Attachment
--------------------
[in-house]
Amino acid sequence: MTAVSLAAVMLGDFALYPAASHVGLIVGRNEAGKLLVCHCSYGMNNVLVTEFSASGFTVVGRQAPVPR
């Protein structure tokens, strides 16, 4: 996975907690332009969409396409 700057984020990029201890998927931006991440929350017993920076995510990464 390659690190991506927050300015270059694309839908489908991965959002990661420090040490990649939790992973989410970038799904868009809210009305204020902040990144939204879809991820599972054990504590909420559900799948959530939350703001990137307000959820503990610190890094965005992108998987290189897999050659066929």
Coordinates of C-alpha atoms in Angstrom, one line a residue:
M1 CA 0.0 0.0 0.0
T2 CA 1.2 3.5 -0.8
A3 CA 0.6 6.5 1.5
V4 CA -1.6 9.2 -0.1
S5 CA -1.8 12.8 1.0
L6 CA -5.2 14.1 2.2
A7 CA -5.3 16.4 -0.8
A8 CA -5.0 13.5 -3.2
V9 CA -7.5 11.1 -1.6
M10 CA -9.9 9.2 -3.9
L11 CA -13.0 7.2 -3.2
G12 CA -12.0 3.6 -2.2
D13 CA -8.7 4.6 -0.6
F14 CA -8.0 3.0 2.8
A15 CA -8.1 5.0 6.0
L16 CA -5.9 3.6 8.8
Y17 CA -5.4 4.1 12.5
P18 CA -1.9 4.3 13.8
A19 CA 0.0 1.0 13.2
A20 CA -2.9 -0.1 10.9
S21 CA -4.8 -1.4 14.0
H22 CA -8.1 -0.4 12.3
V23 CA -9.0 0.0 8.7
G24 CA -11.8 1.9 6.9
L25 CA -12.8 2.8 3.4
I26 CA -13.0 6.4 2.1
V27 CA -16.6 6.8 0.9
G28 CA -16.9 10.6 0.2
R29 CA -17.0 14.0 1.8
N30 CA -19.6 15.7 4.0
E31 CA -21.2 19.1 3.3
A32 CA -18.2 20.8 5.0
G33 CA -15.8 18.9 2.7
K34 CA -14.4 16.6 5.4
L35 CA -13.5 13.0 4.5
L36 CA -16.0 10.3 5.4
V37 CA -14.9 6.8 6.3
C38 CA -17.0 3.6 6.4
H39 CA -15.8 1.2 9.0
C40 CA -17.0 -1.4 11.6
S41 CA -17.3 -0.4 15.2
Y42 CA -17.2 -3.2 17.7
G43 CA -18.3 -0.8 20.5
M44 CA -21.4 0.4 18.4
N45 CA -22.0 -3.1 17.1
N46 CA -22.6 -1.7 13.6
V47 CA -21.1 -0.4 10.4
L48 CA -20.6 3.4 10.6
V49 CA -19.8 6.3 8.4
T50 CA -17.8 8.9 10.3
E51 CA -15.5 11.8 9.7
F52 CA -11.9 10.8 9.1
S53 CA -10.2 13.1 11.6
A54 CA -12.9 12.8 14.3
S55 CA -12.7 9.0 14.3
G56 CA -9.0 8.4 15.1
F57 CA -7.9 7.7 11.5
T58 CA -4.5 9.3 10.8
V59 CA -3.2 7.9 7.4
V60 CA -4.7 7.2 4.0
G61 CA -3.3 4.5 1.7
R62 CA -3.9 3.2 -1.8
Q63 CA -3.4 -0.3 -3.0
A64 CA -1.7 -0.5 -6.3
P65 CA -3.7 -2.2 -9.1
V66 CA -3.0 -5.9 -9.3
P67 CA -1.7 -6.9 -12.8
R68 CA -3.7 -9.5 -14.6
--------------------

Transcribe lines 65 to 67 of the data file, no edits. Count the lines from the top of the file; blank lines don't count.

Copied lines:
G61 CA -3.3 4.5 1.7
R62 CA -3.9 3.2 -1.8
Q63 CA -3.4 -0.3 -3.0